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Elevating your leadership | “I don’t care that they stole my idea…I care that they don’t have any of their own.” – Nikola Tesla

Twitter from an iPhone

TwitterFon Rocks!

Ever since I got an iPhone as a birthday present (thank you Courtney!) in July of this year I have been using Twitterrific as the Twitter app of choice. At that time, it was one of the first apps to market and it worked fairly well. Plus, it’s FREE! 🙂

However, over the past several weeks the application started crashing, being slow and at times fairly annoying to use so I started my Google search quest for a better alternative. Last night, I came across a post among my RSS feeds (a bit behind on those as you can tell) from Yoast.com (btw, a great resource for WordPress plugins and tweaks) that suggested TwitterFon as an alternative.

I gave it a try and absolutely love it! Great app, responsive, allows fast scrolling and it doesn’t freeze (unlike the above mentioned app), it allows you to see your “Friends” (time line), @ replies and direct messages. You can even search from the app as well as look up the people you are following (no need to remember their @cRaZyunIquEnaMe nomenclature). Also, FREE!

Now, if I could only find a good Plurk app…any suggestions?

Comments on this entry are closed.

  • Michael Heller

    iVenus I’m using TwitterFon and like it the best of the free ones but @gruber likes http://www.atebits.com/software/tweetie/ He says:

    Tweetie, a brand-new $3 iPhone Twitter client by Loren Brichter, is now available from the App Store. I’ve been using beta versions for a few weeks, and it is currently my favorite iPhone Twitter client by far. Tweetie shares a few conceptual similarities with Tweetsville, another very good new iPhone Twitter client — both take a very different approach than the king of the hill, Twitterrific.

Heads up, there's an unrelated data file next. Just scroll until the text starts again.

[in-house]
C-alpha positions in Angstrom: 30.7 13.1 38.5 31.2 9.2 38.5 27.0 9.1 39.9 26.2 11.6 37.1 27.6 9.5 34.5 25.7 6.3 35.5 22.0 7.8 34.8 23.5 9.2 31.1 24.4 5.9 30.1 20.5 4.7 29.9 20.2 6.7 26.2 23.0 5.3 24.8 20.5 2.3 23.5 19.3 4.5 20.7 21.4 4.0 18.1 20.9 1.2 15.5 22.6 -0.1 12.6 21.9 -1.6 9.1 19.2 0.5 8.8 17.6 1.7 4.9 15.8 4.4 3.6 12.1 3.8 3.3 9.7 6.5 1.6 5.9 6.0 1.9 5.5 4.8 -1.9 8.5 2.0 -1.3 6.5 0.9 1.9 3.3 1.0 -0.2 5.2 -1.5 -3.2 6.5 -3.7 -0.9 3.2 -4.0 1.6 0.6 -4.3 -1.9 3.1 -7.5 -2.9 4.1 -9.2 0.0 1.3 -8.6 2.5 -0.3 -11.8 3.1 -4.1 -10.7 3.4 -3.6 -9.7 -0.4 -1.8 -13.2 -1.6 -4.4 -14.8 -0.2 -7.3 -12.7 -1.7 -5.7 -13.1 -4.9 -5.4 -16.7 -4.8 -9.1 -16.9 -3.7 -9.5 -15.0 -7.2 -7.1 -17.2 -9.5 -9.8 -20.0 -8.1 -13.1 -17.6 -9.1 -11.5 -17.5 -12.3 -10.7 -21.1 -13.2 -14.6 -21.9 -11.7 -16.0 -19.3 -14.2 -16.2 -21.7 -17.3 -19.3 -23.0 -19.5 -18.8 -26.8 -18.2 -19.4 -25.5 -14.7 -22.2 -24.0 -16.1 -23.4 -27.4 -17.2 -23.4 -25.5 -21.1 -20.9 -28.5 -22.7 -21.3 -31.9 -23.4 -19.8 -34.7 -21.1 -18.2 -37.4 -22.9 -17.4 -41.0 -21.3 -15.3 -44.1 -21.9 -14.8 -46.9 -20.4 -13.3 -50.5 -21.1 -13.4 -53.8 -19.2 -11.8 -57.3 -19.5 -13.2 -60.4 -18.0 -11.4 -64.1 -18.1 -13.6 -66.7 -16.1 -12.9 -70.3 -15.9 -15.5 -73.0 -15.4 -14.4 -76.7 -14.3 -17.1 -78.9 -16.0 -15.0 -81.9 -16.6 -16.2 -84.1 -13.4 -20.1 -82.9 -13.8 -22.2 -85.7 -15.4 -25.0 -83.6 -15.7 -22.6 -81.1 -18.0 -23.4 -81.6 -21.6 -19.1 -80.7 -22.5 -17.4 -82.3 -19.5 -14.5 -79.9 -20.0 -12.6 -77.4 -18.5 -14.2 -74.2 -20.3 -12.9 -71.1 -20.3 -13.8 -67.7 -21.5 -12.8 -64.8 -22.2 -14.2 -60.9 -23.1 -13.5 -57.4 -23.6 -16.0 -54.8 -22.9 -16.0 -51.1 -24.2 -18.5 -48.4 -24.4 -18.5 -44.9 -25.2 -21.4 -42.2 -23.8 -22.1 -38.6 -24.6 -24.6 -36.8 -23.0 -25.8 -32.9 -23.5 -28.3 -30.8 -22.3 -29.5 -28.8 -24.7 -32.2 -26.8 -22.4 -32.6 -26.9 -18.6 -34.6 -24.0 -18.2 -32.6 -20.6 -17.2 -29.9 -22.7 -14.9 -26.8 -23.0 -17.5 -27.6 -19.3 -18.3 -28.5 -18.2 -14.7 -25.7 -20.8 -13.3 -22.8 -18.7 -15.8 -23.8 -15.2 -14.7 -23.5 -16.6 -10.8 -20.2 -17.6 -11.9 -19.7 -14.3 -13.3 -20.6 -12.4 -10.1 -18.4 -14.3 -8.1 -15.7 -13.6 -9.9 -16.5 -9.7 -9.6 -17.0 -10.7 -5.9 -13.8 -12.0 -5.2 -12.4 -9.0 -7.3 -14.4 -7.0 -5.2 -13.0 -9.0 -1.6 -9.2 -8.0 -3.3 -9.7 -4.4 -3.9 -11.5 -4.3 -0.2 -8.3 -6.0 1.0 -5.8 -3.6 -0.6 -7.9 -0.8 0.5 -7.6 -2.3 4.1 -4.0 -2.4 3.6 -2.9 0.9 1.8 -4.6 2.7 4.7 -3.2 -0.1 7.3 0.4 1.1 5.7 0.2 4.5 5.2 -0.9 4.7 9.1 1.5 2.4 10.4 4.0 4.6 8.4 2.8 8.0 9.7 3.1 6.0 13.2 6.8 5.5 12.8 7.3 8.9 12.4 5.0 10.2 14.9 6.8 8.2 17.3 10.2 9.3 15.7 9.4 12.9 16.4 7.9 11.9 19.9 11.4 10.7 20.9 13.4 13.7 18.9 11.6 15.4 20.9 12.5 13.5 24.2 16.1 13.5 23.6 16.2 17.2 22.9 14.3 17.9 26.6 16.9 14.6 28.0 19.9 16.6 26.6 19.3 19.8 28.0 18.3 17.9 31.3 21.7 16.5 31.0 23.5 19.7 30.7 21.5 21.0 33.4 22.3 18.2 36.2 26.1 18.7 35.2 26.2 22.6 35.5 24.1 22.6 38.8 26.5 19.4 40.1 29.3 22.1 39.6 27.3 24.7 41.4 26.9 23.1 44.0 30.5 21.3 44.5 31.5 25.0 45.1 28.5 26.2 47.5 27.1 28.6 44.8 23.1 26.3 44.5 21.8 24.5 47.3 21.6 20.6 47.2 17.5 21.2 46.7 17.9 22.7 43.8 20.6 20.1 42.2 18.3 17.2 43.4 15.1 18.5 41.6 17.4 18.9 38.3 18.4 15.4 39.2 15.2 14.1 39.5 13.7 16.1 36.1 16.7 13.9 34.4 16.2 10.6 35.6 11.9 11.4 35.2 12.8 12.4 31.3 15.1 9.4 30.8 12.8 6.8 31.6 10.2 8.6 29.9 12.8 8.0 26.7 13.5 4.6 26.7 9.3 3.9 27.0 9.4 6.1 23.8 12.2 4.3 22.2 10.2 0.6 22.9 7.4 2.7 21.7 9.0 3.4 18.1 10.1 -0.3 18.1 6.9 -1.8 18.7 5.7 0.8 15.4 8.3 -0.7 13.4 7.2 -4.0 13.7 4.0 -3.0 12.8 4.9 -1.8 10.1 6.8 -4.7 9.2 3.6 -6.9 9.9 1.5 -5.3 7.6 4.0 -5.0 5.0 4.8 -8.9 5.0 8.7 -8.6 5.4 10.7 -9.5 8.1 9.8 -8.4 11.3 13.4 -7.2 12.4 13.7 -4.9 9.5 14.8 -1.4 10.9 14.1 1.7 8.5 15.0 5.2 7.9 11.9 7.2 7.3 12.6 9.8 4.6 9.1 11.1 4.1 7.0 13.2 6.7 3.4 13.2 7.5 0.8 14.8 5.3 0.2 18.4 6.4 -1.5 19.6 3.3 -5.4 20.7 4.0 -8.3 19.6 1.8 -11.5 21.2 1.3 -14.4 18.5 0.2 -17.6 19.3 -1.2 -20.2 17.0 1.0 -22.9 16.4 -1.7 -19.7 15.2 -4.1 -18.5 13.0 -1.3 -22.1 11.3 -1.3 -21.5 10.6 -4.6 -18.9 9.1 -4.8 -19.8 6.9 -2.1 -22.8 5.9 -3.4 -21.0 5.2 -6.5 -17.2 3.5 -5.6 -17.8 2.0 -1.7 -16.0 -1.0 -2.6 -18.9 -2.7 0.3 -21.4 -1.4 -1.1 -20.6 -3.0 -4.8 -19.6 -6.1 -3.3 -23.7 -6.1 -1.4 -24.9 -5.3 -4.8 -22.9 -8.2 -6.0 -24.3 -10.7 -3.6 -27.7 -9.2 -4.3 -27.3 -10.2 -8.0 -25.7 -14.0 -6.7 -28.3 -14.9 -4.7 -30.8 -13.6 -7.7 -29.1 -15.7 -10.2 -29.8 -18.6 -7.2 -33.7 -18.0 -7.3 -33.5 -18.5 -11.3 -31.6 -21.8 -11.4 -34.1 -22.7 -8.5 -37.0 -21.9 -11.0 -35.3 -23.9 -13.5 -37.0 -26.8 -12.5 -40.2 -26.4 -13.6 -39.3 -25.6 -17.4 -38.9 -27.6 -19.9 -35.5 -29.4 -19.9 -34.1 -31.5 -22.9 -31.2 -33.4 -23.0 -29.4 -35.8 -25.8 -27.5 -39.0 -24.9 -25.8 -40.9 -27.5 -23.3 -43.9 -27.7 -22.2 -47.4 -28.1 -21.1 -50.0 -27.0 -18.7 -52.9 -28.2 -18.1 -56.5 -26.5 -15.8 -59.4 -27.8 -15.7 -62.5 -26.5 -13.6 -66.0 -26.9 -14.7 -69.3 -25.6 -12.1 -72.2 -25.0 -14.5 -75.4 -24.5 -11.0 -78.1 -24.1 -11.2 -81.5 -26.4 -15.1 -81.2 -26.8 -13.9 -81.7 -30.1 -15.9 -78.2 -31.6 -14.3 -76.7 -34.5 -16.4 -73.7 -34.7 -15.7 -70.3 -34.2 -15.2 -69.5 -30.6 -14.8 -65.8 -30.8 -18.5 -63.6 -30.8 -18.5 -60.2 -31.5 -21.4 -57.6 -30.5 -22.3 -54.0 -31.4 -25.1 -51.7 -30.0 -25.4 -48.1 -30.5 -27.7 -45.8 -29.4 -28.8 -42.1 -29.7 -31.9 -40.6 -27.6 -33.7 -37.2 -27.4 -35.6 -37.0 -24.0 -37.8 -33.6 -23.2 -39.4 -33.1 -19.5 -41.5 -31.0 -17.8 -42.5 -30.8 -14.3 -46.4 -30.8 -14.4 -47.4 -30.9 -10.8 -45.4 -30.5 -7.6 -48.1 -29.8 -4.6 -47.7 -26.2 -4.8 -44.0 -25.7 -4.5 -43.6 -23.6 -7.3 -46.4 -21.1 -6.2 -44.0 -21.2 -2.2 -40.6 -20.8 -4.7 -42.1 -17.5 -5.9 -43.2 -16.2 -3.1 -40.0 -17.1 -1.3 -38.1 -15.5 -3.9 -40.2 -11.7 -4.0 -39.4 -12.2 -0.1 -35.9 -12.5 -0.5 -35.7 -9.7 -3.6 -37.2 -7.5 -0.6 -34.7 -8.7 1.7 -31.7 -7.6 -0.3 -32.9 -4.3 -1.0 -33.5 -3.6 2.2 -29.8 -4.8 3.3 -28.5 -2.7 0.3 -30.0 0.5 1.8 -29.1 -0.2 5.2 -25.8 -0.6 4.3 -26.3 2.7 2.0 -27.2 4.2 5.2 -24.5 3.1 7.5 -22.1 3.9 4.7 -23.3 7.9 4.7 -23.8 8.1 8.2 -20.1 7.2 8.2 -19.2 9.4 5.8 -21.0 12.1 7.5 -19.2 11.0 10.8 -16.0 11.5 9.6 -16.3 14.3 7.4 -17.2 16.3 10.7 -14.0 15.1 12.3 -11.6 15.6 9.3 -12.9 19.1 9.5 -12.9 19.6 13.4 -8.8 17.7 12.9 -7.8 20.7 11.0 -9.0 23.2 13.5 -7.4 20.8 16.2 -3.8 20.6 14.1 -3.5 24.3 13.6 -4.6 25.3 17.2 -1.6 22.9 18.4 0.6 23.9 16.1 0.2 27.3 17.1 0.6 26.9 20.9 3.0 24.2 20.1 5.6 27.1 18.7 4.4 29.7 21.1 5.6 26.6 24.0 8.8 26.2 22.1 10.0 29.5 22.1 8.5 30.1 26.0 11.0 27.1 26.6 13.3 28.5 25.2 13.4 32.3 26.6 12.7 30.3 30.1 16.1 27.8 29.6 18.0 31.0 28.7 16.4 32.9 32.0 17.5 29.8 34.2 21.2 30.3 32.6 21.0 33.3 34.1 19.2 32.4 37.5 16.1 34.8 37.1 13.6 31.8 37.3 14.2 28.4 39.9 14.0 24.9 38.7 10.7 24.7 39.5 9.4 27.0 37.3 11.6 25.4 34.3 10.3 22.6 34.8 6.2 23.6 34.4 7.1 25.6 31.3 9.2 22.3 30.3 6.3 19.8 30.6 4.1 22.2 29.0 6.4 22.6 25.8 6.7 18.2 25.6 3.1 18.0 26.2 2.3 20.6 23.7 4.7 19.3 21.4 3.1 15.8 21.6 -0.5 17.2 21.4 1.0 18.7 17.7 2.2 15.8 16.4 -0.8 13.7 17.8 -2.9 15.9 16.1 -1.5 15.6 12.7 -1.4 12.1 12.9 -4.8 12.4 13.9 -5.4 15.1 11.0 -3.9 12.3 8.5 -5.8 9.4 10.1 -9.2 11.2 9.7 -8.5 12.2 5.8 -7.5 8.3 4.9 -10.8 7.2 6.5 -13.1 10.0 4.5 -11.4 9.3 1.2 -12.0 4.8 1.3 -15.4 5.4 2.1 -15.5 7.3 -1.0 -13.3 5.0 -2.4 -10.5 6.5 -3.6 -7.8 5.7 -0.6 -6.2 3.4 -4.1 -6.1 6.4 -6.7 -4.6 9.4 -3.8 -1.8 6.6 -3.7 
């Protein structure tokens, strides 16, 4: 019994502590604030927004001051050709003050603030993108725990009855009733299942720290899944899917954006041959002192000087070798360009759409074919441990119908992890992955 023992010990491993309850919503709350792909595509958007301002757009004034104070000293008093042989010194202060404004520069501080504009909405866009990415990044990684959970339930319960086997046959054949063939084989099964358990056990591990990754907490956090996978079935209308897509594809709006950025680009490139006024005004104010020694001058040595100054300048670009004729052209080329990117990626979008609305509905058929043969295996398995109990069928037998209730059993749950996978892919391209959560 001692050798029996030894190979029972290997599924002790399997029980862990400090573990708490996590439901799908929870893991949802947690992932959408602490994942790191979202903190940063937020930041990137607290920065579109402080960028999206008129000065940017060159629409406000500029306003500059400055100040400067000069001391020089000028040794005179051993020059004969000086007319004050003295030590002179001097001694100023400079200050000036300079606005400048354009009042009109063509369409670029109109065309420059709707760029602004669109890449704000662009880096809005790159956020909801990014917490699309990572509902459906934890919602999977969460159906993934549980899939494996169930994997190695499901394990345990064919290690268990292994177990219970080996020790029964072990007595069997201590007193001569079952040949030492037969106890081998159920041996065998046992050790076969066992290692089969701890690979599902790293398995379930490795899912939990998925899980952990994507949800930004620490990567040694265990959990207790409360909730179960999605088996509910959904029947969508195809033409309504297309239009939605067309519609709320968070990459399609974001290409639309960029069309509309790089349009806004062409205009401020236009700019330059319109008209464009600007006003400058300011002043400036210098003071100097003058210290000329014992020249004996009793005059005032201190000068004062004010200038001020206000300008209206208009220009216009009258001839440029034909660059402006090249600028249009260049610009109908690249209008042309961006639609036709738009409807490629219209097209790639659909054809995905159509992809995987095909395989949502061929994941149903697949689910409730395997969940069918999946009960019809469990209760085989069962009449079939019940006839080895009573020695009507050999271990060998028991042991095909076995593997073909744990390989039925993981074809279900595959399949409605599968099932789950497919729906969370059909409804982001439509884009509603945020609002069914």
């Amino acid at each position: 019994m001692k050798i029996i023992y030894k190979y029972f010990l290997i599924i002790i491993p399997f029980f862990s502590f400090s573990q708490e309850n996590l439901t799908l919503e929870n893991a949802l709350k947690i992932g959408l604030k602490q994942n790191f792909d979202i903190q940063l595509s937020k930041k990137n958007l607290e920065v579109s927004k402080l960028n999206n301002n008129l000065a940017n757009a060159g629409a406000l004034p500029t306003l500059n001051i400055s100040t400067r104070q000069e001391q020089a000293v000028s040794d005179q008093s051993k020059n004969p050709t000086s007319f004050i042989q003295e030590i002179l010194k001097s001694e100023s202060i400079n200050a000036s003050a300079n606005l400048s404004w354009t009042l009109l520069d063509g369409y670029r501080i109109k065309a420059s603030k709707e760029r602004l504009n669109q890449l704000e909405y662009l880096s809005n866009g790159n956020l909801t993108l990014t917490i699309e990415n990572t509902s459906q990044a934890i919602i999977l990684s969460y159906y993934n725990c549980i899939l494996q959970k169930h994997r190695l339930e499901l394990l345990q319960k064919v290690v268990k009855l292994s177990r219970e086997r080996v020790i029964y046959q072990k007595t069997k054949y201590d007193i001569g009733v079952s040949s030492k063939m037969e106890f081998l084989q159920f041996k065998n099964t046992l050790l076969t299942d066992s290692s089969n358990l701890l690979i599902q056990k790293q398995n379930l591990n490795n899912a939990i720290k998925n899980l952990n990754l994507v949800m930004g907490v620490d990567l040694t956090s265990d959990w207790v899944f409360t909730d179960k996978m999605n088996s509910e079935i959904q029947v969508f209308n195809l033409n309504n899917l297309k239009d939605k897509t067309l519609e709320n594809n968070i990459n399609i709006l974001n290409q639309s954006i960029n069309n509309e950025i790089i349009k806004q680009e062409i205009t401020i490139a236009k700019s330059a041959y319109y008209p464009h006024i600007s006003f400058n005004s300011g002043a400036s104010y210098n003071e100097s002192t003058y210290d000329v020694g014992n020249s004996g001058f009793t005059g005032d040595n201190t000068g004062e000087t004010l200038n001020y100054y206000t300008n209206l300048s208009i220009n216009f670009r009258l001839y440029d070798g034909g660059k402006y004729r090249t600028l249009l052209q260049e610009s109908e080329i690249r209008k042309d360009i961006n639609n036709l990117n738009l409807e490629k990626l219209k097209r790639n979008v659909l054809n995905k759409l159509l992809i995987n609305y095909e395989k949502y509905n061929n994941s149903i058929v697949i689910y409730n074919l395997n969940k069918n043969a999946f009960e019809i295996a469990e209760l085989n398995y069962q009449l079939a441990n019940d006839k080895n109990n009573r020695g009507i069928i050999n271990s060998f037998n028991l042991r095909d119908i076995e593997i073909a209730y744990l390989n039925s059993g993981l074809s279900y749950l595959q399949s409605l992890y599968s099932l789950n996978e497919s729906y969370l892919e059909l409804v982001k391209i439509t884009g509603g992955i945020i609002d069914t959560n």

The biggest difference is that both Tweetie and Tweetsville support loading additional tweets from further back in your timeline when you get to the end of the list. This makes it possible to “catch up” with older tweets in a way that just isn’t possible with Twitterrific. Tweetie also makes it possible to view individual users’ timelines within the app, using a left-to-right “drilling down” metaphor that allows you to go back to where you were. Tweetie wins out over Tweetsville by being faster, more stable (Tweetsville seems to more frequently run into low-memory situations when showing inline web views), and offering a more carefully thought out interface. The only thing I dislike about Tweetie is the SMS/iChat-style tweet list.

  • As the GUI design is one of the key “features” of every app, especially iPhone app, there’s still no iPhone Twitter app that beats the Twitterrific Pro 😉

  • Milos Topic


    while GUI is important as that is what we interact trough, having a solid back end which is stable and responsive is even more important. When it comes to the GUI though, I heard that Tweetie might give them all run for their money.

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